Burra is such an interesting town, having preserved much of the 1840’s buildings and at every turn, there is something to explore or a sight to behold. As one would expect, old hotels survive and are well patronised. Amongst the various shops and services are a number of cafés with some displaying collectibles for sale and unusual decor. With the strong Cornish connection to copper mining here, it is not surprising that Cornish pasties are on the menu. Cornish pasties were made containing the much needed meat and vegetables to sustain miners working deep in mines, with the arched rope-like crust serving as a disposable handle for miners who were handling dirt and often poisonous material.
Within walking distance of the Tourist Information Centre in the centre of Burra, there are a number of places to visit. Remember to plan your visit in accordance with opening times for buildings without the passport key facility, as all of these places are manned by volunteers and therefore by necessity, have restricted opening hours. If already a National Trust Member, the cost of the Heritage Passport Key is reduced.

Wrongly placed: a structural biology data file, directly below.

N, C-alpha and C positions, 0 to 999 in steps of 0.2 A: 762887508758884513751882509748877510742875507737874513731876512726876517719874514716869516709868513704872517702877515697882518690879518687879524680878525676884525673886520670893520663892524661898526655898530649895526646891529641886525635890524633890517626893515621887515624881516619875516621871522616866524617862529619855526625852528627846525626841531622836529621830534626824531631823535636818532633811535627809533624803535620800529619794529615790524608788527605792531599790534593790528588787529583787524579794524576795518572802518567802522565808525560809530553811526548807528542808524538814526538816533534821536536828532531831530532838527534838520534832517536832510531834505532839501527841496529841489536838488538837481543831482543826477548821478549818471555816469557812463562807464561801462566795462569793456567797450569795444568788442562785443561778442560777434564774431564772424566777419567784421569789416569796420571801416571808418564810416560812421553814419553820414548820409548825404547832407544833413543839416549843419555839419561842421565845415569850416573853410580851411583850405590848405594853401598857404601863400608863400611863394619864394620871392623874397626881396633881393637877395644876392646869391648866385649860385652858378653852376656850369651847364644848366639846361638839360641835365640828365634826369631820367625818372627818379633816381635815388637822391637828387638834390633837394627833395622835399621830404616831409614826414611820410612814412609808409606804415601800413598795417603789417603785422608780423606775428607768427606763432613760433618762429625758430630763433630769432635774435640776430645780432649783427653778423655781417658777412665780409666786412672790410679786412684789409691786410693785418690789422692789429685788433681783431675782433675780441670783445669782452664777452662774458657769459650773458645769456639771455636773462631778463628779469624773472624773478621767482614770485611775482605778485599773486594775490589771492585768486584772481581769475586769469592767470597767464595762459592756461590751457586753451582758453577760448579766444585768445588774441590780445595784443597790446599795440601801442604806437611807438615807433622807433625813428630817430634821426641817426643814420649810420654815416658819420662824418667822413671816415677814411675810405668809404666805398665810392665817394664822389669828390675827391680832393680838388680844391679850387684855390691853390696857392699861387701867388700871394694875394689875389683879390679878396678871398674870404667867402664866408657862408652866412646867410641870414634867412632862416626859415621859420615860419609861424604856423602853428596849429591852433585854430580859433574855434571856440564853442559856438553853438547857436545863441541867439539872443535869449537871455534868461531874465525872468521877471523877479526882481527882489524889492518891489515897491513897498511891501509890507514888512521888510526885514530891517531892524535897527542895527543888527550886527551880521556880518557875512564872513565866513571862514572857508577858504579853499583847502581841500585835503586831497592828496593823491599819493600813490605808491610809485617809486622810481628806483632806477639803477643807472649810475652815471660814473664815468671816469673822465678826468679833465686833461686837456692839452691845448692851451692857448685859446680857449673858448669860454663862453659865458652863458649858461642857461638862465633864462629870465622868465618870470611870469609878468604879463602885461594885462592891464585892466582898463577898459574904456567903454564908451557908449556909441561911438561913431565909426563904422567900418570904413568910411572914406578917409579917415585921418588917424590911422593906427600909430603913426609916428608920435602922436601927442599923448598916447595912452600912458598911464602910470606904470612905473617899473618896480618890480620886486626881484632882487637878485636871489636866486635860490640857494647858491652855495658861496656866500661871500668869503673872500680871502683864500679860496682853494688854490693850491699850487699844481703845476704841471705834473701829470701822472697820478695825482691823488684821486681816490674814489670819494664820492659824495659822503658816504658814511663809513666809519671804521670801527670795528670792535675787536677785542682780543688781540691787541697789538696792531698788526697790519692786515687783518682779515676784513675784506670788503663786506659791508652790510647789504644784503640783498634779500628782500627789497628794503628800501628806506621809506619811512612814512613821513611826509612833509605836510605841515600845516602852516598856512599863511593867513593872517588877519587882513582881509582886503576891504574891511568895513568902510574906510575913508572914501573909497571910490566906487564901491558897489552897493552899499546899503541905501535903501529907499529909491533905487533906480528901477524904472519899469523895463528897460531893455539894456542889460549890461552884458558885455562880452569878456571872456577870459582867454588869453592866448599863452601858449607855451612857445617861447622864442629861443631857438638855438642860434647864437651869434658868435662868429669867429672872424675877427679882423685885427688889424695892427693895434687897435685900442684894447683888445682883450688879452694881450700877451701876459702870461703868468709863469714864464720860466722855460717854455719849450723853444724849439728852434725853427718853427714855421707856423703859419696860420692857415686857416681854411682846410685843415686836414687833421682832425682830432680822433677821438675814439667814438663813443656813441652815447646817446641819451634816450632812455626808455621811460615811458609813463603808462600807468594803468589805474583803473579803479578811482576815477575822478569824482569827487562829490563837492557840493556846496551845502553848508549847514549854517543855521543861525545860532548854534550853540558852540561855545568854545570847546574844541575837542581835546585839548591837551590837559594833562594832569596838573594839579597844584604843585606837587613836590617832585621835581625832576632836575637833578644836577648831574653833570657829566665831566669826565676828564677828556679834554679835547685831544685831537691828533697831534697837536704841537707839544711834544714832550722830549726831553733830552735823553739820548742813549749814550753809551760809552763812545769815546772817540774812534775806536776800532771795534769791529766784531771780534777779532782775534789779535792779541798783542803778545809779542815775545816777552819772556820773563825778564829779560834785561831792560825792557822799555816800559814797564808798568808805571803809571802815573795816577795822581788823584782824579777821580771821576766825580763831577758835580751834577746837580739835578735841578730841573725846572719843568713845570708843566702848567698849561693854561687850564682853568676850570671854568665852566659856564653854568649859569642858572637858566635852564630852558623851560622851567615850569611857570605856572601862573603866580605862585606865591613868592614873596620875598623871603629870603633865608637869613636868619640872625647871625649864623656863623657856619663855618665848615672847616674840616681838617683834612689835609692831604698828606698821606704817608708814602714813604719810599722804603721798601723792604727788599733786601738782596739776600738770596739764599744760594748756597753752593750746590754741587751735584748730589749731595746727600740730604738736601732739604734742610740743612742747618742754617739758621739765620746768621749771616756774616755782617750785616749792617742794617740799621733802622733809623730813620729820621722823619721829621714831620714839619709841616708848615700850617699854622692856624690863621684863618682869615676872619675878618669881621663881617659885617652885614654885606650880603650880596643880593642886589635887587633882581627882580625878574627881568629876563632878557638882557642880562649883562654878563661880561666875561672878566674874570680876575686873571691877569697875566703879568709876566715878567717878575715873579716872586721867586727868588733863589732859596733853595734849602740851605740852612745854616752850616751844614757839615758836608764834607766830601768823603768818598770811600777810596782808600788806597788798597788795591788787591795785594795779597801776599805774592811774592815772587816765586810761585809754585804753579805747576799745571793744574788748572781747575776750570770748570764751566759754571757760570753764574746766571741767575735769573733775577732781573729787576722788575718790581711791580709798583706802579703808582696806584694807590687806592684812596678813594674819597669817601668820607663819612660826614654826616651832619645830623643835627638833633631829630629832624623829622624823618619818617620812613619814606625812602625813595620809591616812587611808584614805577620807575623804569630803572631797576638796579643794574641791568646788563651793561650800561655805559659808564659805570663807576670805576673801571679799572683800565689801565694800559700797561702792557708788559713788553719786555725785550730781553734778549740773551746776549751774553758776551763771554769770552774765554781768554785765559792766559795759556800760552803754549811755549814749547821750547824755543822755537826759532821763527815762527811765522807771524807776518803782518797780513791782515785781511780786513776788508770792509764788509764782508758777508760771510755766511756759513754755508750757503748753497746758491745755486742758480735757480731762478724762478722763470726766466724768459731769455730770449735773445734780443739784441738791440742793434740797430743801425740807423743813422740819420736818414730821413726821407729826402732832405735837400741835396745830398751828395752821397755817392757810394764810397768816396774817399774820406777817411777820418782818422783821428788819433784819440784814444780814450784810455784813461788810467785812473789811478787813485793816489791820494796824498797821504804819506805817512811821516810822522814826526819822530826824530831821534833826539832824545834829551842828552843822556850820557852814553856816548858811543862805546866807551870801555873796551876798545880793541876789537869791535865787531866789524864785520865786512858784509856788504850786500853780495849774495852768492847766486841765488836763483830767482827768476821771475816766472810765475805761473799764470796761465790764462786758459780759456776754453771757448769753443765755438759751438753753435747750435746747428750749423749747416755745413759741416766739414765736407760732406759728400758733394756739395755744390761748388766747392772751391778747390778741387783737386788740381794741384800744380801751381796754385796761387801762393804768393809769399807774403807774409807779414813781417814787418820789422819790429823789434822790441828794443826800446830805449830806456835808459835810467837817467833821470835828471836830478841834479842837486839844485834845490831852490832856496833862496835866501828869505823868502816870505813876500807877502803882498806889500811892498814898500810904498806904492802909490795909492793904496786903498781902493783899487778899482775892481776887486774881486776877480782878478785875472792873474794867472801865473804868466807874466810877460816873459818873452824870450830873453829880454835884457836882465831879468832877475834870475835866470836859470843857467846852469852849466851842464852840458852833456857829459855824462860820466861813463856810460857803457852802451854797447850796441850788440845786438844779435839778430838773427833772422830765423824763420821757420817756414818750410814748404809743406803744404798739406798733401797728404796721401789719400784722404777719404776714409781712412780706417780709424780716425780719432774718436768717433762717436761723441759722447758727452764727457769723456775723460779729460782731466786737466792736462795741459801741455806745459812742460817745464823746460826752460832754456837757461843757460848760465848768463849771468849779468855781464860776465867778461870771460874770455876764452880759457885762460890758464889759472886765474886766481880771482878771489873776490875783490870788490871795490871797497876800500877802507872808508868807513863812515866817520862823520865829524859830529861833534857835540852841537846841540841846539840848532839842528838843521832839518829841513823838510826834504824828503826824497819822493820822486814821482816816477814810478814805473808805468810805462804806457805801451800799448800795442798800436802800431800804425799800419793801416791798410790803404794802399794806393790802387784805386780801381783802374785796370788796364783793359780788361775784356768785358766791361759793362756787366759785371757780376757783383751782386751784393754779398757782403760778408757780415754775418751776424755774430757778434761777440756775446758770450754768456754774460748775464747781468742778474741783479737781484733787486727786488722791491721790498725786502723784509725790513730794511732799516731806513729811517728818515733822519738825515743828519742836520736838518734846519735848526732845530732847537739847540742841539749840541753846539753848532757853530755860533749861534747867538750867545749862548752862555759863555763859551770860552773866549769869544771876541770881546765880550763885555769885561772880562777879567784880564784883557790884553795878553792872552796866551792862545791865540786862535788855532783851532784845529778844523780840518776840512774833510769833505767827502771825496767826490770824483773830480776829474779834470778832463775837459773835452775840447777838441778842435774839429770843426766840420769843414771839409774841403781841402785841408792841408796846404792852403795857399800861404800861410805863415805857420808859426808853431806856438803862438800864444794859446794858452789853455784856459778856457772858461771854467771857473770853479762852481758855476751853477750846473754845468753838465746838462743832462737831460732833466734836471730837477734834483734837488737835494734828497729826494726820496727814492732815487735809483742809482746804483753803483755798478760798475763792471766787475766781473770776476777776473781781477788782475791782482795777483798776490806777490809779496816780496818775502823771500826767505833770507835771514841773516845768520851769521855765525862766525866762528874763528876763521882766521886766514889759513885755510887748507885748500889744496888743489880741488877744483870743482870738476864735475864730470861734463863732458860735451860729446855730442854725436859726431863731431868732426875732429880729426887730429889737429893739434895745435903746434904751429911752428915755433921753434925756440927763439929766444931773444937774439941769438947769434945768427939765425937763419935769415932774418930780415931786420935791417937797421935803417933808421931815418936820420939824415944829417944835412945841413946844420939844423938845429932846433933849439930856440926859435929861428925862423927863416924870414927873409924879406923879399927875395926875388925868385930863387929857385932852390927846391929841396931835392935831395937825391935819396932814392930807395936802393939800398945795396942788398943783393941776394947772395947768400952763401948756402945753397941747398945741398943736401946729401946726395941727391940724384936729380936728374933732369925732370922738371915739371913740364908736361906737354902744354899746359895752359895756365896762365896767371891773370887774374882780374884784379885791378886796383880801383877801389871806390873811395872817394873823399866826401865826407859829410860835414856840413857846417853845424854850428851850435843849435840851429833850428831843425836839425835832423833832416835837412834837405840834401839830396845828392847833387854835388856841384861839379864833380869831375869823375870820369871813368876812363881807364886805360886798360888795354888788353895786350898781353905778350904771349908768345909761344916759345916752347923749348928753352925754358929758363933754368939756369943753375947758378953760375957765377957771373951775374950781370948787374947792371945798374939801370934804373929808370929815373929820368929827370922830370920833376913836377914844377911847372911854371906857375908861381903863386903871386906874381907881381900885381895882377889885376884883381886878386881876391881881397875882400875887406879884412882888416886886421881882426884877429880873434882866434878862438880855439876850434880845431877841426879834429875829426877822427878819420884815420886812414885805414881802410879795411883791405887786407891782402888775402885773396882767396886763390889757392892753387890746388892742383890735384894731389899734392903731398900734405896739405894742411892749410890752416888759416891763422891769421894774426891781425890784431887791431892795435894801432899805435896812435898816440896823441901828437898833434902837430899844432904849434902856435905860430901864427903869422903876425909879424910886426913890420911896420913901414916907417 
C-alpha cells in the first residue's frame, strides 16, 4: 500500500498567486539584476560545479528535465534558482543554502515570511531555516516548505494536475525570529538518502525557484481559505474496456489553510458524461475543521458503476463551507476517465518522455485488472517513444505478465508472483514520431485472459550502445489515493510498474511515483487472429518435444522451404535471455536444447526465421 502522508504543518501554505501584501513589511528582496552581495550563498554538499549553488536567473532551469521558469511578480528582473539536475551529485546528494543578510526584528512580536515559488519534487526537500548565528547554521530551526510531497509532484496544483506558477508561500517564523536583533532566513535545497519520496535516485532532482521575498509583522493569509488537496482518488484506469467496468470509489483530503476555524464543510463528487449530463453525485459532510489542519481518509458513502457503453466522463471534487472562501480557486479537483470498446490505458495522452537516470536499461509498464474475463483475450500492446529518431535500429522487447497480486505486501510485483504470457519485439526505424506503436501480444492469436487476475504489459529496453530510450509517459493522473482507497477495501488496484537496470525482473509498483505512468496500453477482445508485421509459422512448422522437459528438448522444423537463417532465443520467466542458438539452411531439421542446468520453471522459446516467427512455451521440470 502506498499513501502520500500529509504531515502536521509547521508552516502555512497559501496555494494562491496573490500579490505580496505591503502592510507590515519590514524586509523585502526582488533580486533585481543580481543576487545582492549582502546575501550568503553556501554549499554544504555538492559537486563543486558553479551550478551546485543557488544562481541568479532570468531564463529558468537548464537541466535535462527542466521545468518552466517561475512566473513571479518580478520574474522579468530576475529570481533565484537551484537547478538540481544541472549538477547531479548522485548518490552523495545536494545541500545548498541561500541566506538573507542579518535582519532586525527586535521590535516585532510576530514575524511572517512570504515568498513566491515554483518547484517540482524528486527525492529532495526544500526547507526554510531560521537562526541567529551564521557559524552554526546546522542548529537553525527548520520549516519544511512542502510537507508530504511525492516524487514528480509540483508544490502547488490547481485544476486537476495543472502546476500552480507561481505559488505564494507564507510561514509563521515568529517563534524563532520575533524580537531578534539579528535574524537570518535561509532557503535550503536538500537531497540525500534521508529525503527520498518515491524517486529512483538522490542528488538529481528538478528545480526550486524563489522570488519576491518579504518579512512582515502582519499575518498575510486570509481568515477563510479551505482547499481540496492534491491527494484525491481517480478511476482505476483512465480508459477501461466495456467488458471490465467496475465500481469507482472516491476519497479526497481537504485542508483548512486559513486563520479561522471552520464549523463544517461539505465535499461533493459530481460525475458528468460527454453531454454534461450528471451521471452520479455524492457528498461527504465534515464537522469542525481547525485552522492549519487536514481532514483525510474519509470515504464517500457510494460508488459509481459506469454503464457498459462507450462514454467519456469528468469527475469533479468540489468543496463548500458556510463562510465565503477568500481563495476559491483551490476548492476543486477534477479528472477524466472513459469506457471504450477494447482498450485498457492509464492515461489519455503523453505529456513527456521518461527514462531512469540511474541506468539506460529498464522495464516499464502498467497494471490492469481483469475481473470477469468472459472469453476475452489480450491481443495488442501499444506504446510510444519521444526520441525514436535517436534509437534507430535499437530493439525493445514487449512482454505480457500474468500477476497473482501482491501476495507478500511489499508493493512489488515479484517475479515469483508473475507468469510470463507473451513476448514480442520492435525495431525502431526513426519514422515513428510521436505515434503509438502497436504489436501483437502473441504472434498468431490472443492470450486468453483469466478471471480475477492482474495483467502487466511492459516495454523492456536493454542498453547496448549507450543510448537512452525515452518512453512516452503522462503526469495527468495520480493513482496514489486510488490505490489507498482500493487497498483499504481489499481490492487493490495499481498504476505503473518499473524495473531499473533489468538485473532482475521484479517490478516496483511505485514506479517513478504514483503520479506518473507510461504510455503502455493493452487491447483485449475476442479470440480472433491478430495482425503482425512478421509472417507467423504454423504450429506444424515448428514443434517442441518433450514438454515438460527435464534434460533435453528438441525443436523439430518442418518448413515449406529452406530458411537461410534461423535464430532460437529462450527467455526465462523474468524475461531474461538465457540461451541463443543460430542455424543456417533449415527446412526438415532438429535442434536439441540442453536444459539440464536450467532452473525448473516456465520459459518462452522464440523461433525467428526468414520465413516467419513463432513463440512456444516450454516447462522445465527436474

Some places we visited included the museum in Market Square in a building once used as the general store, and out back (where the entrance is) a display of the working and living areas of it’s first occupant, a tailor, and the building’s history.
At St.Mary’s Anglican Church of Australia, we admired the amazing lead-light windows.
Paxton Square Cottages were 33 cottages built on three sides of a square, to house miners and their families. No..11 is now preserved as display of how a family might have lived in one of the cottages. The rest have been renovated and can be rented for accommodation.